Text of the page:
Employment Gains for Large Organizations: 5 Reasons Why Smaller Companies are Growing Faster

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For much of the second half of 2015, large organizations did not experience the same employment gains as small or midsized organizations. Between August and December, the ADP National Employment Report stated that December was the only month in which employment for large organizations came in on top, with 97,000 positions added in total. Meanwhile, small businesses added 95,000 positions and midsized organizations gained 65,000 roles.

Although the recent trend toward large business employment gains is positive, slow growth at organizations with 500 or more employees can be indicative of larger economic patterns. Large companies continue to be impacted negatively by trends in the national economy, whereas smaller organizations are less susceptible and even might stand to benefit from those fluctuations. Global demand, consumer confidence and the relative performance of different sectors can all influence the rate at which large organizations are able to create new positions.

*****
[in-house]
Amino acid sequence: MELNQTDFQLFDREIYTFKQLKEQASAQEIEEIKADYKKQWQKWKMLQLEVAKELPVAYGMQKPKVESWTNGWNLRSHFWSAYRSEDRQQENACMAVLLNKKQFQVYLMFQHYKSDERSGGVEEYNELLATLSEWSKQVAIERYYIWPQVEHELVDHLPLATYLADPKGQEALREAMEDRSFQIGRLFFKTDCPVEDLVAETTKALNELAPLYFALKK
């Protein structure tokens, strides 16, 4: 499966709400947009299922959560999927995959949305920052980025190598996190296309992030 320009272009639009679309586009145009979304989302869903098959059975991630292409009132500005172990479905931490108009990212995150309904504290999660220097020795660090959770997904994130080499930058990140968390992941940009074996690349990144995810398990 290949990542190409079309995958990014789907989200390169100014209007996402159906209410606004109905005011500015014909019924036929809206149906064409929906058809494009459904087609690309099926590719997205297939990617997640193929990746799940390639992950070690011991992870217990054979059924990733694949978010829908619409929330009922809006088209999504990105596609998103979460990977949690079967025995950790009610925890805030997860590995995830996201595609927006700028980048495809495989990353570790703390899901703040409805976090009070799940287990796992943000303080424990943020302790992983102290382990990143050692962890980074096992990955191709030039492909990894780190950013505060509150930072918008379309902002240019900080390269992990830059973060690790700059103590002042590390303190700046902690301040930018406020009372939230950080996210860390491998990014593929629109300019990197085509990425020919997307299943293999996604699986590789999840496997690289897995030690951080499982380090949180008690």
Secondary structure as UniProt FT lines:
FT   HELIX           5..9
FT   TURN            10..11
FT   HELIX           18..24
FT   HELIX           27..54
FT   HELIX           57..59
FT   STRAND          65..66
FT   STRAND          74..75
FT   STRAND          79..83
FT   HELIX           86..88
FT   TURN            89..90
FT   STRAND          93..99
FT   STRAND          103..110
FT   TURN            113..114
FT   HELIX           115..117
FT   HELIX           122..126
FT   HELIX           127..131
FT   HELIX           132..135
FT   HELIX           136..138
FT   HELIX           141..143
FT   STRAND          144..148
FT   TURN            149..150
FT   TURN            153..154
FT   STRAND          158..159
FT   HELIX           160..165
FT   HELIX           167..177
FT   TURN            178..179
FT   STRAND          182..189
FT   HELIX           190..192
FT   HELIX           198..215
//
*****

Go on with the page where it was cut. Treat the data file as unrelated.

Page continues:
Here are the top five factors that can negatively impact large organization job creation:

  1. Oil Prices
    Recent trading prices for crude oil have continued to plummet. The phenomenon is in part because of what the Wall Street Journal calls a "persistent global glut" of crude oil. In the first weeks of 2015, oil prices reached the lowest level since 2003, which has caused the oil and gas industry to slow the initiation of new drilling projects and related hiring.
    The drop in oil prices has had a negative effect on some aspects of the U.S. economy, particularly large employers in Texas. According to the VCPost, Texas has had a 6.5 percent reduction in jobs this year.
    However, this drop is not entirely negative. The U.S. gross domestic product (GDP) increased in 2015, due partially to increased discretionary income among consumers, driven by fuel savings. While the U.S. economy's job growth trend is overwhelmingly positive, lags in the oil sector have a more pronounced impression on large employers than the economy as a whole, because the U.S. GDP is not entirely dependent on oil.